Archive for April 2007
The following is a communication from Dr Warwick Raverty on April 19, just after the Tasmanian Govt announced the appointment of SWECO (which is apparently an imaginative shortening of ‘Swedish Company’) as independent consultant for assessment of the Tamar pulp mill proposal. Simon Bevilacqua has just run an interview with Dr. Raverty about pulp mill emissions, and a more lengthy recounting of the RPDC experience in Europe may be of interest to TT readers.
As you’re all aware by now, Dr Raverty is very appreciative of those CSIRO colleagues who continue to support his right to speak freely as an individual, and he is speaking entirely on his own behalf and not in his capacity as a CSIRO employee. Will be getting more articles to you all soon from informational places further along the current track (promise) but hope you find this useful for now. The words that follow hereafter are entirely Dr. Raverty’s: Read the rest of this entry »
Click here or on the pic to check out Imaginif’s special ANZAC Day collection of writings from the Australian blogosphere. Her site is worth a very good look, with a focus on making the protection of children not just a social but a corporate responsibility.
It is a brain cramper to recall that only about 7 years ago some politicians in Australia tried to legislate for a corporate code of ethics. It would have seen companies found to have acted abhorrently overseas held accountable in Australia. The Bill was more or less laughed out of Parliament. Why? Because it would have been too difficult to punish companies for unethical conduct on foreign shores when there is no such law to compel ethical practices within Australia.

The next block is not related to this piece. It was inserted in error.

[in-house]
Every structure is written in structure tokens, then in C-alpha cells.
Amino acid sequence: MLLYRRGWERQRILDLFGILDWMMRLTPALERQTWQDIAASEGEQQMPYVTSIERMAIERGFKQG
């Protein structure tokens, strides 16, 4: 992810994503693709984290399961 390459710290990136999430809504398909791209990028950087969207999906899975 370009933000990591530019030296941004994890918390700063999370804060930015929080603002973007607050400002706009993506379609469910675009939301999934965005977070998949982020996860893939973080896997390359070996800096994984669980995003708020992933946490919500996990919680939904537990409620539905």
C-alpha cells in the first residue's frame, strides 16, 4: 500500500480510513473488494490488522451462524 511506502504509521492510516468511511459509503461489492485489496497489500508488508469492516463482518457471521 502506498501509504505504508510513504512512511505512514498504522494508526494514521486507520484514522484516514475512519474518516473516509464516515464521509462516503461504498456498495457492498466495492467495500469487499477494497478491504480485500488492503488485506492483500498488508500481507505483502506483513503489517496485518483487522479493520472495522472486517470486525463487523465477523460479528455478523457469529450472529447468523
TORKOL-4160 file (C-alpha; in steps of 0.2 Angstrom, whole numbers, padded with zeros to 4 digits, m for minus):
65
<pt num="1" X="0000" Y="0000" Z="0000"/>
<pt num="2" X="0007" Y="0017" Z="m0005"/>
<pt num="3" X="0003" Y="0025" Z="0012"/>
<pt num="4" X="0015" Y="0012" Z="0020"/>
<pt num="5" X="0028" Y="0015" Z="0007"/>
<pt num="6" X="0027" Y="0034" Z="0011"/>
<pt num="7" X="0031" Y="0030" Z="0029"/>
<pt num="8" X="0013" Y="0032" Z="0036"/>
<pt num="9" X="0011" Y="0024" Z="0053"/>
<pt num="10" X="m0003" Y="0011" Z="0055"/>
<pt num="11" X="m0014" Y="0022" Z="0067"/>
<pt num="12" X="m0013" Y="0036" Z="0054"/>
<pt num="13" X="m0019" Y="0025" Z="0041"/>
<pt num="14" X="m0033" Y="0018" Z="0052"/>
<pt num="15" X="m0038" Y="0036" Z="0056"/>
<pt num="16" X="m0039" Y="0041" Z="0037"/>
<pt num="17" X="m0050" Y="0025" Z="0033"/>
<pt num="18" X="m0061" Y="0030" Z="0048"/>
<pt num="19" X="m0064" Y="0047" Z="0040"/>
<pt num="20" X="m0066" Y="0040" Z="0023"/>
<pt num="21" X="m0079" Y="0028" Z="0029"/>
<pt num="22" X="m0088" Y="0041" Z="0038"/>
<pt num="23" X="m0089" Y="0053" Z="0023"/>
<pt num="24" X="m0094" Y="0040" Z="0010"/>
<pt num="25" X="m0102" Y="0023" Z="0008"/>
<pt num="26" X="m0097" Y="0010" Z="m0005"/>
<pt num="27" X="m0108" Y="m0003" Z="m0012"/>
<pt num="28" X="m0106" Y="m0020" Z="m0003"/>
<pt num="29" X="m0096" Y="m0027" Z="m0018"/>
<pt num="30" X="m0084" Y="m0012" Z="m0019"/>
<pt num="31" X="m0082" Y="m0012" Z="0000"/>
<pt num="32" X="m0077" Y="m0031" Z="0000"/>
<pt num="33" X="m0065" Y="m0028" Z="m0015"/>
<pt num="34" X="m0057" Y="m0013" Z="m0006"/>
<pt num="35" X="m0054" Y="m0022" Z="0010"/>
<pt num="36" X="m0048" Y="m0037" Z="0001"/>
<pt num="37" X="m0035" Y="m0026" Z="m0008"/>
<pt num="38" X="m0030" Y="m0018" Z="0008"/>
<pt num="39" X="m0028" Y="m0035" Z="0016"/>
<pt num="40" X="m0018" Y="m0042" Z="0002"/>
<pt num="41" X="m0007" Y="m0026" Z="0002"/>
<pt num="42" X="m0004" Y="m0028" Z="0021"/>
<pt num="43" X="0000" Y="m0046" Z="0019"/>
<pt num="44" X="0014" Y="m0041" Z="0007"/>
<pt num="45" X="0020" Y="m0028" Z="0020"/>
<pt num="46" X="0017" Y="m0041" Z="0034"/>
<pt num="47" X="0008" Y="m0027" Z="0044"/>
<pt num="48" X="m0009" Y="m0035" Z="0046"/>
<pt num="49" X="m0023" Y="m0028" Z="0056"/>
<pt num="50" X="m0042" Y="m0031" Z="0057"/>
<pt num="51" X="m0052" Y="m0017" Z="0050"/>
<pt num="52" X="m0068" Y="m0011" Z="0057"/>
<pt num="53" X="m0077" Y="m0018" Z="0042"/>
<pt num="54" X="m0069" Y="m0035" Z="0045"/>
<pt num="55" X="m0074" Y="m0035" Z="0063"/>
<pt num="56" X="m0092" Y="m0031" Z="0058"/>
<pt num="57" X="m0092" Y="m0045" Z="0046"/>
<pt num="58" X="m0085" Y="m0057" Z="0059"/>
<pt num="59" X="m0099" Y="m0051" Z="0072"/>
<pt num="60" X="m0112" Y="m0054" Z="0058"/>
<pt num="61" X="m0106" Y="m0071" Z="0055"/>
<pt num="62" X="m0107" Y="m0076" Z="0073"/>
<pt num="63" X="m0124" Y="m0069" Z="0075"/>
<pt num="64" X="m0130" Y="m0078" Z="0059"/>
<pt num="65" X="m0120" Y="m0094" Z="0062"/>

For all the patriotic and God-invoking twoddle that will pour today from politicians and media, it is worth remembering that at the heart of it the day is about remembering people who have both sacrificed and been sacrificed in the name of causes both worthy and dubious.
Robert Manne has written an excellent piece on ANZAC as a foundational myth. Australia celebrates ANZAC as the forging of a national identity, while largely denying a very real genocide. As young Australians were thrown into a hell at Gallipoli, modern Turkey was being born from the blood of a million Armenians. A genocidal origin their self-identity also largely and aggressively rejects. Two national identities born in the same moment on opposite sides of the world but with striking similarities with which neither has yet come to terms.
click on the pic to read Henry Rollins‘ answers to 15 different readers’ questions about politics.
HR: The most messed-up political systems are the ones supported by those who say their system is the fairest and the best, to the point where they feel the need to spread that system to other countries without asking said countries what they think. These are the ones who seem to have no problem ignoring the hypocrisy and shortcomings of their system, but demand that others use it anyway. It’s like only selling damaged goods to people, then robbing them of the cost if they don’t want to buy the product. If you dare to point out the parts of the product that could be improved upon, you are told that you hate the product. That is pretty messed-up.
…this is the “did you eat the last cookie?” face…